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December 11, 2012 8:22 pm
China took one step forward over the past year in rebalancing its economy towards a more sustainable growth model. But, in the past few months it has also taken one step back.
Building on a trend that began last year, consumption was a bigger contributor than investment to growth in the first three quarters of this year, a crucial shift for an economy which has long been excessively reliant on investment.
Nevertheless, faced with a deepening slowdown, the Chinese government has undone some of that progress by reaching for a familiar solution: it has cranked up spending, especially on infrastructure projects.
As a result, the Chinese economy is poised to end 2012 on a relatively strong note, but data are likely to show that it was thanks to investment, not consumption.
A surge in spending on railways has been emblematic of this. Investment in rail projects increased 82 per cent year on year in October, up from a 37 per cent pace in August.
Such backsliding has been seen before. As early as 2007 Wen Jiabao, the departing premier, pronounced that China’s economy was dangerously out of kilter: growth had become “unsteady, unbalanced, uncoordinated and unsustainable”. But when the global financial crisis erupted in late 2008, China unleashed a Rmb4tn ($585bn) stimulus package to avoid falling into a recession.
That pushed investment up to nearly 50 per cent of gross domestic product in 2010, a level never seen before in any leading economy in peacetime. The other side of the coin is that personal consumption accounts for just about 35 per cent of GDP, down from 46 per cent in the 1990s and far below the norm in other fast-growing countries.
A recent working paper by the International Monetary Fund assessed the extent of China’s over-investment. Its conclusion was that investment in China had been running at a level about 10 per cent higher than would be considered optimal for an economy at its stage of development.
The deviation is “larger and [more] persistent than the implied over-nvestment in other Asian economies leading up to the Asian crisis [of 1997-98] or in Japan in 1980 before the onset of its lost decade,” the authors of the IMF paper wrote.
Based on that comparison alone, it would seem that a miserable fate awaits the Chinese economy. There are, however, two crucial distinctions between China and its previously over-invested Asian peers.
The first is that the funding for China’s investment has been almost entirely domestic in origin. This means that the country should be safe from the sort of external debt crisis that plagued South Korea and Thailand.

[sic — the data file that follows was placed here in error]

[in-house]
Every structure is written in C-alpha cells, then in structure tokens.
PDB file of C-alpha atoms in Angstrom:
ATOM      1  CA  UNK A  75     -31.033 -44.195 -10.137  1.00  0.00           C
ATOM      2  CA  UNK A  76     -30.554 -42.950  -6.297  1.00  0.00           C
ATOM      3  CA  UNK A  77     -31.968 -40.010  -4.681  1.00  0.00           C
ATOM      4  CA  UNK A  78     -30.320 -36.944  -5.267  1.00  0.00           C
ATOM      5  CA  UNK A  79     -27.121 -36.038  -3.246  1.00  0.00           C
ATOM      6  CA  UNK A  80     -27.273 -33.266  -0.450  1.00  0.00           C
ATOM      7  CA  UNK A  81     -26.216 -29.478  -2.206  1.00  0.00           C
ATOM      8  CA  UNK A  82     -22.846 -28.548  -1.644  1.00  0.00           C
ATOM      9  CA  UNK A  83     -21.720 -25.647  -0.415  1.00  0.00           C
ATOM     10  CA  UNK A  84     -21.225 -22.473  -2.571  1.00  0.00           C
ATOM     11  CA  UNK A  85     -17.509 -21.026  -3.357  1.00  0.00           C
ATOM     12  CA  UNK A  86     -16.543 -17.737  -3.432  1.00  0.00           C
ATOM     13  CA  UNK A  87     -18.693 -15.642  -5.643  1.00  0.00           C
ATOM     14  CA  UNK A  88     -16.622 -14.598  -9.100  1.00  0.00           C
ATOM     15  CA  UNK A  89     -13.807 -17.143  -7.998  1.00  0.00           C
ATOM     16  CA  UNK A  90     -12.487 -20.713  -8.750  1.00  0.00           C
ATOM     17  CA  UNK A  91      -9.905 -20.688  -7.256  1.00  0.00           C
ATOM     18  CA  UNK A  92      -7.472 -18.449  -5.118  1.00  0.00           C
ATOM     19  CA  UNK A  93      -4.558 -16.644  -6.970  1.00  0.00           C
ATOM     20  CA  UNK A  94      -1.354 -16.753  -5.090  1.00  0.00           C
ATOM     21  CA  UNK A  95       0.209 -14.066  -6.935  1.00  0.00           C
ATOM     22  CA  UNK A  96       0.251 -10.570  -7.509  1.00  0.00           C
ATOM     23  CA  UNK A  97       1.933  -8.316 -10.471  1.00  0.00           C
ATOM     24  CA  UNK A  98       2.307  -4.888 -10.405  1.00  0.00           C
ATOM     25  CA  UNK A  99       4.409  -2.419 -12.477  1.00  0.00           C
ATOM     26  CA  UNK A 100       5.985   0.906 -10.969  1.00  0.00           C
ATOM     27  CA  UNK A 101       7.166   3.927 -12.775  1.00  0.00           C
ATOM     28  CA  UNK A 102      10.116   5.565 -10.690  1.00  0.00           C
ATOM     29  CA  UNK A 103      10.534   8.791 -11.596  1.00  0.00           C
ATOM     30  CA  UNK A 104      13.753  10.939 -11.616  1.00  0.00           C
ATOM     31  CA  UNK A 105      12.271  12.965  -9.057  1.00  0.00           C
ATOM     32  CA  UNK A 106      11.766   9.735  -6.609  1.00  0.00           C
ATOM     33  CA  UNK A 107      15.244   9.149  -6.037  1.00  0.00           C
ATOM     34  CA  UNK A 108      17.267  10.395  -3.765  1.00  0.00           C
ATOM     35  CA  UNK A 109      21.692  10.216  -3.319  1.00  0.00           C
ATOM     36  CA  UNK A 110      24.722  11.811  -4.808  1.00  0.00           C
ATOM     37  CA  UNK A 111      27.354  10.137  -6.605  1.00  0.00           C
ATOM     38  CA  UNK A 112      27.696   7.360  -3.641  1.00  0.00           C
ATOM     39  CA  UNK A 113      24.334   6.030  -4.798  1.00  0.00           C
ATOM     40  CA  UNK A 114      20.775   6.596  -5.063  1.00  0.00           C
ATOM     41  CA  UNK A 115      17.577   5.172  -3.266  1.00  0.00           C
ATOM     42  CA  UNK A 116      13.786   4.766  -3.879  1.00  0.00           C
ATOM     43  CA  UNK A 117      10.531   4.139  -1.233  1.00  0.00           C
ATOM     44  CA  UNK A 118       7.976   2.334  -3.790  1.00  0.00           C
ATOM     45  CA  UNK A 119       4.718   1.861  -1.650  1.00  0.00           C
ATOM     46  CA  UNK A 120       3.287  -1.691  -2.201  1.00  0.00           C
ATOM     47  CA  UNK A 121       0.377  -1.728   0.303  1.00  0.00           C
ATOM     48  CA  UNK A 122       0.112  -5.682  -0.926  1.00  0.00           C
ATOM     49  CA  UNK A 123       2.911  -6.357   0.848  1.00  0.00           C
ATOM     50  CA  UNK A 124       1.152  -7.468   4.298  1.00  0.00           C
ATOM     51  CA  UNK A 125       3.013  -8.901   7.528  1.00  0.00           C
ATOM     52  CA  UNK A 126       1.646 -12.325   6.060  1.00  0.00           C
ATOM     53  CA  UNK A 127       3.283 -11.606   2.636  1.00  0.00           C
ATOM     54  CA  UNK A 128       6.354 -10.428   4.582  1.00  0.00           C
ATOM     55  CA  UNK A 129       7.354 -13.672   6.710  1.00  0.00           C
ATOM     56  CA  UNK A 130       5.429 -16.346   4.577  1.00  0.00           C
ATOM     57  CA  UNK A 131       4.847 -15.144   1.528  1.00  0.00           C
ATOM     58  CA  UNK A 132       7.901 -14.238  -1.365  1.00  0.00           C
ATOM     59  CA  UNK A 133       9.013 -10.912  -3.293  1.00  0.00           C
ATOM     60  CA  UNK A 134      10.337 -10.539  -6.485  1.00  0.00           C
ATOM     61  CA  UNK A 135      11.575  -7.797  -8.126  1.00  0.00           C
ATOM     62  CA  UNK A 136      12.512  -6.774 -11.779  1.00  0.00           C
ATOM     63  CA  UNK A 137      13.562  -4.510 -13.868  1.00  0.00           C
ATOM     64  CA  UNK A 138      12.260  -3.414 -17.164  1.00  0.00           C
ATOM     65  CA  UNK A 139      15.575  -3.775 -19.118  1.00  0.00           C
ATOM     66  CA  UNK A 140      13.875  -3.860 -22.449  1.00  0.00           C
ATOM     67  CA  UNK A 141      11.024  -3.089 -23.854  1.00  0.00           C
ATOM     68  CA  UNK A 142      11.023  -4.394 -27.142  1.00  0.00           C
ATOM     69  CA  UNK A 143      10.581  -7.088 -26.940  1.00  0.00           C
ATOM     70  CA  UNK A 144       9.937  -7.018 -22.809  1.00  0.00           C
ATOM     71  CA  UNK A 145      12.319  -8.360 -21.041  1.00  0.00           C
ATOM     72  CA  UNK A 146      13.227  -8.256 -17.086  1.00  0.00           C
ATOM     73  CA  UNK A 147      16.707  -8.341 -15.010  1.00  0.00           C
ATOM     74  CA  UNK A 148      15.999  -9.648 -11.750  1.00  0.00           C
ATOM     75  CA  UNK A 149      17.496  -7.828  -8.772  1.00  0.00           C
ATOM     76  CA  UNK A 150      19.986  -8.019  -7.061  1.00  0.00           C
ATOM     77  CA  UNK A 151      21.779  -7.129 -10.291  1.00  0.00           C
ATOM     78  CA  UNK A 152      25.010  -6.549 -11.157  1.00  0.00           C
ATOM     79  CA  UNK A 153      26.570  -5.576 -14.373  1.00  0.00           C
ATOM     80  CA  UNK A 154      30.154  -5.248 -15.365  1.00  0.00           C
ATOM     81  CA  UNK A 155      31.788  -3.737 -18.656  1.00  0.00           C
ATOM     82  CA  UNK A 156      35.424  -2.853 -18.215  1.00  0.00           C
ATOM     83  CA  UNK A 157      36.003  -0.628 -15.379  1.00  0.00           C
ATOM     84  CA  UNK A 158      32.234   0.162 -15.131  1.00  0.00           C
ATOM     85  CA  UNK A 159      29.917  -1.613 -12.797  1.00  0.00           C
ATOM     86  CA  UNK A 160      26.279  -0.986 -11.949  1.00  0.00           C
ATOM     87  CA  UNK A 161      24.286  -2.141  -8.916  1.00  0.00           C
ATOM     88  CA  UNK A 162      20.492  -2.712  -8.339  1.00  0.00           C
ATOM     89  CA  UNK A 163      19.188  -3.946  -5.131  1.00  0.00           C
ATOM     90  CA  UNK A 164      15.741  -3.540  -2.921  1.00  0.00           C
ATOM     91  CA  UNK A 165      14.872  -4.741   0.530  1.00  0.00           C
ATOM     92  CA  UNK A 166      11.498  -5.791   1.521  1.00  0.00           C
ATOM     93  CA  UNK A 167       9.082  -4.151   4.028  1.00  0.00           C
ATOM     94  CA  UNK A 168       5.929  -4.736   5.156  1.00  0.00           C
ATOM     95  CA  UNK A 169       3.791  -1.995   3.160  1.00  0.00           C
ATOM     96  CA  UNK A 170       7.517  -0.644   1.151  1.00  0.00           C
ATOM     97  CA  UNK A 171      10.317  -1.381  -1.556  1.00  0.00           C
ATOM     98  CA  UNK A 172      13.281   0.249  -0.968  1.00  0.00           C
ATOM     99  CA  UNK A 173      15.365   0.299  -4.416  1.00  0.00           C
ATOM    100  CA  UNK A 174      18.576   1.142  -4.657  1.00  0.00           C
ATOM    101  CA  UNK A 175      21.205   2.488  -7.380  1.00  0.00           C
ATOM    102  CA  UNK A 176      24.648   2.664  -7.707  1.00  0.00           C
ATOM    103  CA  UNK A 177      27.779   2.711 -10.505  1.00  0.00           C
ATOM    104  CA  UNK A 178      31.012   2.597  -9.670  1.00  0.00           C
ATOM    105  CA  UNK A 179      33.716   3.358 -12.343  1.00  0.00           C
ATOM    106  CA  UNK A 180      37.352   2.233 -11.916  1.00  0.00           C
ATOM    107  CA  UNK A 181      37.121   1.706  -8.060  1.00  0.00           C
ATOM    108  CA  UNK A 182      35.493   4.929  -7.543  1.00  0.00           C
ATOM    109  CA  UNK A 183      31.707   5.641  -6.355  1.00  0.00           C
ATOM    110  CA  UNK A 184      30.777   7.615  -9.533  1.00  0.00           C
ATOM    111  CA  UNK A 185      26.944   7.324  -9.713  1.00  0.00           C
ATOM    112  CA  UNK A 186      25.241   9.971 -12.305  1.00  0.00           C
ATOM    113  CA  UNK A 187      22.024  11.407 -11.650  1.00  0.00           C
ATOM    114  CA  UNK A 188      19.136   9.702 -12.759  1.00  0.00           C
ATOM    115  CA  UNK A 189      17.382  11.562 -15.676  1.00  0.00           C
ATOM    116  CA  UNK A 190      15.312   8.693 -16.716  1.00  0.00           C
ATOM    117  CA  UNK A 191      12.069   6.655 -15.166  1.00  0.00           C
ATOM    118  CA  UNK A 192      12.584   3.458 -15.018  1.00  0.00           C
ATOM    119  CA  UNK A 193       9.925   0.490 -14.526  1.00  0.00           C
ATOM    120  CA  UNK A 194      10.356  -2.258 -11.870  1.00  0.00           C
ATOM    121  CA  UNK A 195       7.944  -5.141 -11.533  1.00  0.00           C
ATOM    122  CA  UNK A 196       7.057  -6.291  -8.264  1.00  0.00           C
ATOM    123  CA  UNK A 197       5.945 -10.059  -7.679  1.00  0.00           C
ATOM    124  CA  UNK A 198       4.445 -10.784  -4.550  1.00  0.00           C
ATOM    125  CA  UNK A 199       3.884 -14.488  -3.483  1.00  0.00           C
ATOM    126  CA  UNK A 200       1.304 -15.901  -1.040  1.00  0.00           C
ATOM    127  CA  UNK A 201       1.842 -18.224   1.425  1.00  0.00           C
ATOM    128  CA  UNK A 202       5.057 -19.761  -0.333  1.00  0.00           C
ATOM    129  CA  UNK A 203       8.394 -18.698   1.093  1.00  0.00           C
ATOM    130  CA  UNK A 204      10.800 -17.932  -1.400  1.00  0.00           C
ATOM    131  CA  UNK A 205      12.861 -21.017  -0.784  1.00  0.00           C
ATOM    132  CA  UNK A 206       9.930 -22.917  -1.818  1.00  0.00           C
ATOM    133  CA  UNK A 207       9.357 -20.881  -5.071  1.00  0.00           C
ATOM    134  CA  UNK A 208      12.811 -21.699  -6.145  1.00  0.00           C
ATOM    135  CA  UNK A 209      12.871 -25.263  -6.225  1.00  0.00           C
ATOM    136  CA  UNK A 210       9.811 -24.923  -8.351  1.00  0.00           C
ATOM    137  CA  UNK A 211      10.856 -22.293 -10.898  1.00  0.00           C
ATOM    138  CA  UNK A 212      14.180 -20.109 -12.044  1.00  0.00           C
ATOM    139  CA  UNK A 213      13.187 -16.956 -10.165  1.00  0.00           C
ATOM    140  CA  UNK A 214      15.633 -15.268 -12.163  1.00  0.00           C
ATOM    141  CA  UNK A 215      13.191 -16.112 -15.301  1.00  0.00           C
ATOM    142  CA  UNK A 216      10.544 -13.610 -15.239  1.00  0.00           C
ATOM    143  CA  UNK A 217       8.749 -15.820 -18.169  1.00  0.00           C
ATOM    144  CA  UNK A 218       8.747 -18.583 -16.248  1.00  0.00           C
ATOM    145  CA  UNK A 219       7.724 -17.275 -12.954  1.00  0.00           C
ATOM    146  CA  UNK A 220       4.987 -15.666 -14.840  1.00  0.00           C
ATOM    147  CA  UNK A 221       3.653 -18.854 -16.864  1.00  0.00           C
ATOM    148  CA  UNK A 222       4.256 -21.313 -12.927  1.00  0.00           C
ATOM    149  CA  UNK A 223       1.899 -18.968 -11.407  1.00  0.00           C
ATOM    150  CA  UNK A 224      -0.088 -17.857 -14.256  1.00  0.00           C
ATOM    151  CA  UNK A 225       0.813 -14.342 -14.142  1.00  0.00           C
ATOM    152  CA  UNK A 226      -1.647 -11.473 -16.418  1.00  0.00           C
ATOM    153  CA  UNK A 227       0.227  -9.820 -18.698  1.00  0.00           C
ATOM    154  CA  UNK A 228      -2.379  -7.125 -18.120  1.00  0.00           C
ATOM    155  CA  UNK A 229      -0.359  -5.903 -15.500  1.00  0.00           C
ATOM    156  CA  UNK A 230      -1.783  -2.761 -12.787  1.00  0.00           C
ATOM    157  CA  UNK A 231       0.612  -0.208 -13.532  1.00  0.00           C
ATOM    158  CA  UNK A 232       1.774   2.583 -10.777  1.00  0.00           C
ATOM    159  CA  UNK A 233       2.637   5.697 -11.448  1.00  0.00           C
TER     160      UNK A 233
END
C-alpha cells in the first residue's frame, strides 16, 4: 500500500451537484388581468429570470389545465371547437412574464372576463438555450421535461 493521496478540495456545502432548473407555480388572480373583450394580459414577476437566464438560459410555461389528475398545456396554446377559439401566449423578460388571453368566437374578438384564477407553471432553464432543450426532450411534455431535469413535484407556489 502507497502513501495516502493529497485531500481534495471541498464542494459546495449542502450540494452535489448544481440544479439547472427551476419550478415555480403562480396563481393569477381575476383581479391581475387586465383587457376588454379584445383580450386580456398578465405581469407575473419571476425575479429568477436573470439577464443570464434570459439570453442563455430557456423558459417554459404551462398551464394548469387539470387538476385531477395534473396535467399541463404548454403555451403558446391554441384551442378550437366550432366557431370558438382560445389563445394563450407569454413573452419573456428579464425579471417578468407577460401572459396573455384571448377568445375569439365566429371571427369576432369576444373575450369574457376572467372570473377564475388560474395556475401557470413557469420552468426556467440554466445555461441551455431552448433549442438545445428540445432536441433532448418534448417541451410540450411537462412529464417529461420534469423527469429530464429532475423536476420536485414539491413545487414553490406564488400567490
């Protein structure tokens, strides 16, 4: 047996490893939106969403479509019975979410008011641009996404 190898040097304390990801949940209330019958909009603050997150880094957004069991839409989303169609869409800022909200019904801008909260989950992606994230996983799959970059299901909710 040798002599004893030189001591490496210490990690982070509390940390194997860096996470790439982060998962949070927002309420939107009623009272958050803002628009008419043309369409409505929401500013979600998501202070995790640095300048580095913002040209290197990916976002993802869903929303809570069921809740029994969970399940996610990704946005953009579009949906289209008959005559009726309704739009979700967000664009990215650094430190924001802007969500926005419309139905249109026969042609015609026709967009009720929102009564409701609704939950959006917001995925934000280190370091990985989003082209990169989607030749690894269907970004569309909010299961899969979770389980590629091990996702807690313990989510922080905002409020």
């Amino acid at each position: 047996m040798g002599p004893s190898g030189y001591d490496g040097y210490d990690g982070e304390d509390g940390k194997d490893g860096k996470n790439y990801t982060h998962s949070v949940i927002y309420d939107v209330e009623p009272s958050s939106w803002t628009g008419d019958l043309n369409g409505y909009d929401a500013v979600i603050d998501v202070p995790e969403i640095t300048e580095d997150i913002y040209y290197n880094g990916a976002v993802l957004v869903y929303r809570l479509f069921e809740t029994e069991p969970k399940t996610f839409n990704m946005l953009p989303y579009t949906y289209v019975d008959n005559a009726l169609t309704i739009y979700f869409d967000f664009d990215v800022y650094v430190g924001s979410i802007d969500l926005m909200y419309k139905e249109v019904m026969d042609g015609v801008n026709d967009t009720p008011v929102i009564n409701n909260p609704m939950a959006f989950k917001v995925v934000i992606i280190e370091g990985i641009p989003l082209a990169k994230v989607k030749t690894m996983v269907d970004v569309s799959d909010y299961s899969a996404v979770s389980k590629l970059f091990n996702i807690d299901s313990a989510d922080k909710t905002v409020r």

The second is that, despite the recent backsliding, the government appears to be acutely aware of the dangers of over-investment and has started to take a series of steps to change the underpinnings of growth.
It has made progress in building a welfare state, a necessary backstop that will allow people to spend more money. More than 430m Chinese are covered by basic health insurance, up from just 40m a decade ago.
Cautiously, the government has begun to introduce interest rate deregulation. As of June this year, commercial banks are able to set deposit rates 10 per cent above benchmark rates. This seemingly small move is helping pave the way to greater competition for funding among banks, raising the cost of capital for borrowers and hence discouraging investment.
The cause of rebalancing is being furthered by structural changes in the economy.
Most important of these is the pending decline of that part of the population that is of working age. With the labour force already growing more slowly, employers must compete for workers more than ever and wages have been rising by about 10 per cent a year – an important spur for consumption.
Li Keqiang, who is all but guaranteed to be appointed premier in March, has so far made many of the right noises about economic reform. “If we do not do it, then we will not make mistakes, but we will bear historic responsibility,” he said in a speech in late November.
Ha Jiming, vice-chairman of the investment management division of Goldman Sachs in China, believes that, among other issues, Mr Li will concentrate on making it easier for rural residents to settle in cities and will also push for service industries to be opened more widely to private investors. But these ideas have all been talked about for a while and new policies are likely to be implemented only slowly.
Mr Ha says: “Gradualism, instead of cold turkey, is still the tone of future reforms. This is manifested by the emphasis on the importance of introducing pilot programmes when carrying out major reforms.”
These are all positive omens. But, as this year has shown, the shift in China’s economic model is far from preordained.
Officials were all too willing to put the objective of rebalancing to one side when confronted with the alternative of a sharp growth slowdown.
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